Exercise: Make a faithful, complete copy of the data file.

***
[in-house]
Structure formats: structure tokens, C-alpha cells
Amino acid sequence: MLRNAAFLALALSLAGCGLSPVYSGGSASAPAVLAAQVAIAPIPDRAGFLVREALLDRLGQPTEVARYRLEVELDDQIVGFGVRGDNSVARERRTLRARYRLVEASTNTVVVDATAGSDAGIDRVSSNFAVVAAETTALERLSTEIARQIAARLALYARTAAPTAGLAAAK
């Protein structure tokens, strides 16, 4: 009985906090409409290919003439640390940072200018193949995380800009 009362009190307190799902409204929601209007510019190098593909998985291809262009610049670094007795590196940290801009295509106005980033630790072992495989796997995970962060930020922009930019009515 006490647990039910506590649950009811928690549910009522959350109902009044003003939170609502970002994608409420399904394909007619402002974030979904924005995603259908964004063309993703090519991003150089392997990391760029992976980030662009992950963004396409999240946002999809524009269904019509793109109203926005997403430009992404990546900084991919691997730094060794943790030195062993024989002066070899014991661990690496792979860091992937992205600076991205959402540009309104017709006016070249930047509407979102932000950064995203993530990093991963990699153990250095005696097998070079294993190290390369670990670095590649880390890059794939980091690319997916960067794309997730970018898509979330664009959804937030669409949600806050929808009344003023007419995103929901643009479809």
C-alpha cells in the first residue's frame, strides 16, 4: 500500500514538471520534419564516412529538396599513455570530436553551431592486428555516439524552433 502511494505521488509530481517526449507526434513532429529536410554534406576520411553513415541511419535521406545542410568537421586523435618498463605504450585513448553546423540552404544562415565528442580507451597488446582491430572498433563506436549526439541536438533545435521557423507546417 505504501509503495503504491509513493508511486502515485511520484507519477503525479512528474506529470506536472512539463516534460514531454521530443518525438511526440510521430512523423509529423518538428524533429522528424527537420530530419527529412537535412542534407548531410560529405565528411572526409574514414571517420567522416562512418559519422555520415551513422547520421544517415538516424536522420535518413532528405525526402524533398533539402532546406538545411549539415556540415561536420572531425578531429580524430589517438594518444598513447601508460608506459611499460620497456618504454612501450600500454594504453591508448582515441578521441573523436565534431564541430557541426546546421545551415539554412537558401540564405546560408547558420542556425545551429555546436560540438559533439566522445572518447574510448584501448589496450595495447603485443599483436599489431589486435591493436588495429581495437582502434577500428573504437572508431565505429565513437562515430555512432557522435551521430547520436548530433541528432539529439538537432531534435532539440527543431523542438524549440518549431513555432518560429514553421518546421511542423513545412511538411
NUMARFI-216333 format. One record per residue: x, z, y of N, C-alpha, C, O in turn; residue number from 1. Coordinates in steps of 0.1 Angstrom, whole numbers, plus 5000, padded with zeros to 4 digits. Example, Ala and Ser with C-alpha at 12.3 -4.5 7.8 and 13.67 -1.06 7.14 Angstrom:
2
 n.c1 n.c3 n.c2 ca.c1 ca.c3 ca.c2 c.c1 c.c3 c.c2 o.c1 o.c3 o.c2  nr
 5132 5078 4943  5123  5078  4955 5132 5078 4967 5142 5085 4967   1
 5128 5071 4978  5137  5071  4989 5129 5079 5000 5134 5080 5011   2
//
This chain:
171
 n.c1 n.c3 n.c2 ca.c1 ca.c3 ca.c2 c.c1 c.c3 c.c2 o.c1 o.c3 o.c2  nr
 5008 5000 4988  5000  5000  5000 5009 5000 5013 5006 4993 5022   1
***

[in-house]
Structure formats: structure tokens, C-alpha cells
Amino acid sequence: MLRNAAFLALALSLAGCGLSPVYSGGSASAPAVLAAQVAIAPIPDRAGFLVREALLDRLGQPTEVARYRLEVELDDQIVGFGVRGDNSVARERRTLRARYRLVEASTNTVVVDATAGSDAGIDRVSSNFAVVAAETTALERLSTEIARQIAARLALYARTAAPTAGLAAAK
């Protein structure tokens, strides 16, 4: 009985906090409409290919003439640390940072200018193949995380800009 009362009190307190799902409204929601209007510019190098593909998985291809262009610049670094007795590196940290801009295509106005980033630790072992495989796997995970962060930020922009930019009515 006490647990039910506590649950009811928690549910009522959350109902009044003003939170609502970002994608409420399904394909007619402002974030979904924005995603259908964004063309993703090519991003150089392997990391760029992976980030662009992950963004396409999240946002999809524009269904019509793109109203926005997403430009992404990546900084991919691997730094060794943790030195062993024989002066070899014991661990690496792979860091992937992205600076991205959402540009309104017709006016070249930047509407979102932000950064995203993530990093991963990699153990250095005696097998070079294993190290390369670990670095590649880390890059794939980091690319997916960067794309997730970018898509979330664009959804937030669409949600806050929808009344003023007419995103929901643009479809």
C-alpha cells in the first residue's frame, strides 16, 4: 500500500514538471520534419564516412529538396599513455570530436553551431592486428555516439524552433 502511494505521488509530481517526449507526434513532429529536410554534406576520411553513415541511419535521406545542410568537421586523435618498463605504450585513448553546423540552404544562415565528442580507451597488446582491430572498433563506436549526439541536438533545435521557423507546417 505504501509503495503504491509513493508511486502515485511520484507519477503525479512528474506529470506536472512539463516534460514531454521530443518525438511526440510521430512523423509529423518538428524533429522528424527537420530530419527529412537535412542534407548531410560529405565528411572526409574514414571517420567522416562512418559519422555520415551513422547520421544517415538516424536522420535518413532528405525526402524533398533539402532546406538545411549539415556540415561536420572531425578531429580524430589517438594518444598513447601508460608506459611499460620497456618504454612501450600500454594504453591508448582515441578521441573523436565534431564541430557541426546546421545551415539554412537558401540564405546560408547558420542556425545551429555546436560540438559533439566522445572518447574510448584501448589496450595495447603485443599483436599489431589486435591493436588495429581495437582502434577500428573504437572508431565505429565513437562515430555512432557522435551521430547520436548530433541528432539529439538537432531534435532539440527543431523542438524549440518549431513555432518560429514553421518546421511542423513545412511538411
NUMARFI-216333 format. One record per residue: x, z, y of N, C-alpha, C, O in turn; residue number from 1. Coordinates in steps of 0.1 Angstrom, whole numbers, plus 5000, padded with zeros to 4 digits. Example, Ala and Ser with C-alpha at 12.3 -4.5 7.8 and 13.67 -1.06 7.14 Angstrom:
2
 n.c1 n.c3 n.c2 ca.c1 ca.c3 ca.c2 c.c1 c.c3 c.c2 o.c1 o.c3 o.c2  nr
 5132 5078 4943  5123  5078  4955 5132 5078 4967 5142 5085 4967   1
 5128 5071 4978  5137  5071  4989 5129 5079 5000 5134 5080 5011   2
//
This chain:
171
 n.c1 n.c3 n.c2 ca.c1 ca.c3 ca.c2 c.c1 c.c3 c.c2 o.c1 o.c3 o.c2  nr
 5008 5000 4988  5000  5000  5000 5009 5000 5013 5006 4993 5022   1